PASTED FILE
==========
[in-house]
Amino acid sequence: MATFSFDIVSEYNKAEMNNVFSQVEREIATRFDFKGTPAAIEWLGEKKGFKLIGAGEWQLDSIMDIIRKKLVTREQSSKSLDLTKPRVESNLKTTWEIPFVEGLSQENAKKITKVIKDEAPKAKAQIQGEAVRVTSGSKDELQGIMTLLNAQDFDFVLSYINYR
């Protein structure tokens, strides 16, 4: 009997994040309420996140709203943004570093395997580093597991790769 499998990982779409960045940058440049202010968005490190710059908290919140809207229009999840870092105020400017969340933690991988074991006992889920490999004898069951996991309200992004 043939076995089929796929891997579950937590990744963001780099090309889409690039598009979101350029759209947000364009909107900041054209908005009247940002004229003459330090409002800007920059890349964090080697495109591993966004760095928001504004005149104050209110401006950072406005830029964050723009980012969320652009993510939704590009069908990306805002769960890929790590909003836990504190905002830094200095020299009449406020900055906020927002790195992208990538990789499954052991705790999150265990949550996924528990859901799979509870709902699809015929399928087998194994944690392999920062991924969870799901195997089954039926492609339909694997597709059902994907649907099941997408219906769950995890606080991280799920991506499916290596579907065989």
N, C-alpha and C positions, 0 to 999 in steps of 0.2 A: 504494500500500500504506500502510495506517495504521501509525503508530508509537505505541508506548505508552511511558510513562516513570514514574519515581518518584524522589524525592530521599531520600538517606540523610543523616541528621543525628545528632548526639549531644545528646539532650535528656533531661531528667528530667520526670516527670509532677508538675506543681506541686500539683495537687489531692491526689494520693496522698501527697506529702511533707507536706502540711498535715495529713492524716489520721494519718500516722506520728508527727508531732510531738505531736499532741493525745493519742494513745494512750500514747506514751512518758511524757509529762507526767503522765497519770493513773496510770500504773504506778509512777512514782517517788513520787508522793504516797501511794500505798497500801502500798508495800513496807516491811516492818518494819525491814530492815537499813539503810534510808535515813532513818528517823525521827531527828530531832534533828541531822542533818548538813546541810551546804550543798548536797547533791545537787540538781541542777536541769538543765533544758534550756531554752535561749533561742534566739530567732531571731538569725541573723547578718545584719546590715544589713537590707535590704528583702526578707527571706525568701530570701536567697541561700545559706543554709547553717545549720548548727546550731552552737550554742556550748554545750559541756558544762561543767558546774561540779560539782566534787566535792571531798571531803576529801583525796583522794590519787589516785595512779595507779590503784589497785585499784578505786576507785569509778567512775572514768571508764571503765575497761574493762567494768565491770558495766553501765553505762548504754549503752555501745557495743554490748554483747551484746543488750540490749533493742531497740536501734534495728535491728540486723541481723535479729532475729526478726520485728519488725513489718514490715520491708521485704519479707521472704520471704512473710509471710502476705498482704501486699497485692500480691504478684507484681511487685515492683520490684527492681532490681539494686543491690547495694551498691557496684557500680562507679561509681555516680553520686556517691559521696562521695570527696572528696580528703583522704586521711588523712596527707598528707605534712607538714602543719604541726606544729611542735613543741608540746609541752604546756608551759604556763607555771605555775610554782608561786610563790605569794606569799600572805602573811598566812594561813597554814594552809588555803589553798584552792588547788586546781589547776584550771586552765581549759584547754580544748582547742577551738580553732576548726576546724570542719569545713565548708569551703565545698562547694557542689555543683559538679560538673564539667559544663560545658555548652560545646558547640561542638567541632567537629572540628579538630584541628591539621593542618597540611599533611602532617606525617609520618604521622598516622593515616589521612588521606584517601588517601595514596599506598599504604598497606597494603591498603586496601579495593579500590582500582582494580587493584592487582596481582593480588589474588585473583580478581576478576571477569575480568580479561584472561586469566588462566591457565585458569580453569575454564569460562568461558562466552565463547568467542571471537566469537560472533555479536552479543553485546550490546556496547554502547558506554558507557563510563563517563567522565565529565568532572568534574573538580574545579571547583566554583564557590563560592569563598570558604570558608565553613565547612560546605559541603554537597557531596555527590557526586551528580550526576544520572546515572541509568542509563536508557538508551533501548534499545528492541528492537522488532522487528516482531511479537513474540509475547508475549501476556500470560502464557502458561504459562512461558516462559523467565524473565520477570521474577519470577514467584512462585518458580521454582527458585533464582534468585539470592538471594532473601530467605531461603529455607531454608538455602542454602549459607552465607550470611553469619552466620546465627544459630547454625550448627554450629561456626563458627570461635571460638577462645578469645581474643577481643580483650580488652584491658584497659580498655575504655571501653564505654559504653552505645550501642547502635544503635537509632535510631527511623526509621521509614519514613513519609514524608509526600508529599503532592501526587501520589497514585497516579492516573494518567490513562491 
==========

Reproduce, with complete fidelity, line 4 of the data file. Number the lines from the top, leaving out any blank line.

N, C-alpha and C positions, 0 to 999 in steps of 0.2 A: 504494500500500500504506500502510495506517495504521501509525503508530508509537505505541508506548505508552511511558510513562516513570514514574519515581518518584524522589524525592530521599531520600538517606540523610543523616541528621543525628545528632548526639549531644545528646539532650535528656533531661531528667528530667520526670516527670509532677508538675506543681506541686500539683495537687489531692491526689494520693496522698501527697506529702511533707507536706502540711498535715495529713492524716489520721494519718500516722506520728508527727508531732510531738505531736499532741493525745493519742494513745494512750500514747506514751512518758511524757509529762507526767503522765497519770493513773496510770500504773504506778509512777512514782517517788513520787508522793504516797501511794500505798497500801502500798508495800513496807516491811516492818518494819525491814530492815537499813539503810534510808535515813532513818528517823525521827531527828530531832534533828541531822542533818548538813546541810551546804550543798548536797547533791545537787540538781541542777536541769538543765533544758534550756531554752535561749533561742534566739530567732531571731538569725541573723547578718545584719546590715544589713537590707535590704528583702526578707527571706525568701530570701536567697541561700545559706543554709547553717545549720548548727546550731552552737550554742556550748554545750559541756558544762561543767558546774561540779560539782566534787566535792571531798571531803576529801583525796583522794590519787589516785595512779595507779590503784589497785585499784578505786576507785569509778567512775572514768571508764571503765575497761574493762567494768565491770558495766553501765553505762548504754549503752555501745557495743554490748554483747551484746543488750540490749533493742531497740536501734534495728535491728540486723541481723535479729532475729526478726520485728519488725513489718514490715520491708521485704519479707521472704520471704512473710509471710502476705498482704501486699497485692500480691504478684507484681511487685515492683520490684527492681532490681539494686543491690547495694551498691557496684557500680562507679561509681555516680553520686556517691559521696562521695570527696572528696580528703583522704586521711588523712596527707598528707605534712607538714602543719604541726606544729611542735613543741608540746609541752604546756608551759604556763607555771605555775610554782608561786610563790605569794606569799600572805602573811598566812594561813597554814594552809588555803589553798584552792588547788586546781589547776584550771586552765581549759584547754580544748582547742577551738580553732576548726576546724570542719569545713565548708569551703565545698562547694557542689555543683559538679560538673564539667559544663560545658555548652560545646558547640561542638567541632567537629572540628579538630584541628591539621593542618597540611599533611602532617606525617609520618604521622598516622593515616589521612588521606584517601588517601595514596599506598599504604598497606597494603591498603586496601579495593579500590582500582582494580587493584592487582596481582593480588589474588585473583580478581576478576571477569575480568580479561584472561586469566588462566591457565585458569580453569575454564569460562568461558562466552565463547568467542571471537566469537560472533555479536552479543553485546550490546556496547554502547558506554558507557563510563563517563567522565565529565568532572568534574573538580574545579571547583566554583564557590563560592569563598570558604570558608565553613565547612560546605559541603554537597557531596555527590557526586551528580550526576544520572546515572541509568542509563536508557538508551533501548534499545528492541528492537522488532522487528516482531511479537513474540509475547508475549501476556500470560502464557502458561504459562512461558516462559523467565524473565520477570521474577519470577514467584512462585518458580521454582527458585533464582534468585539470592538471594532473601530467605531461603529455607531454608538455602542454602549459607552465607550470611553469619552466620546465627544459630547454625550448627554450629561456626563458627570461635571460638577462645578469645581474643577481643580483650580488652584491658584497659580498655575504655571501653564505654559504653552505645550501642547502635544503635537509632535510631527511623526509621521509614519514613513519609514524608509526600508529599503532592501526587501520589497514585497516579492516573494518567490513562491 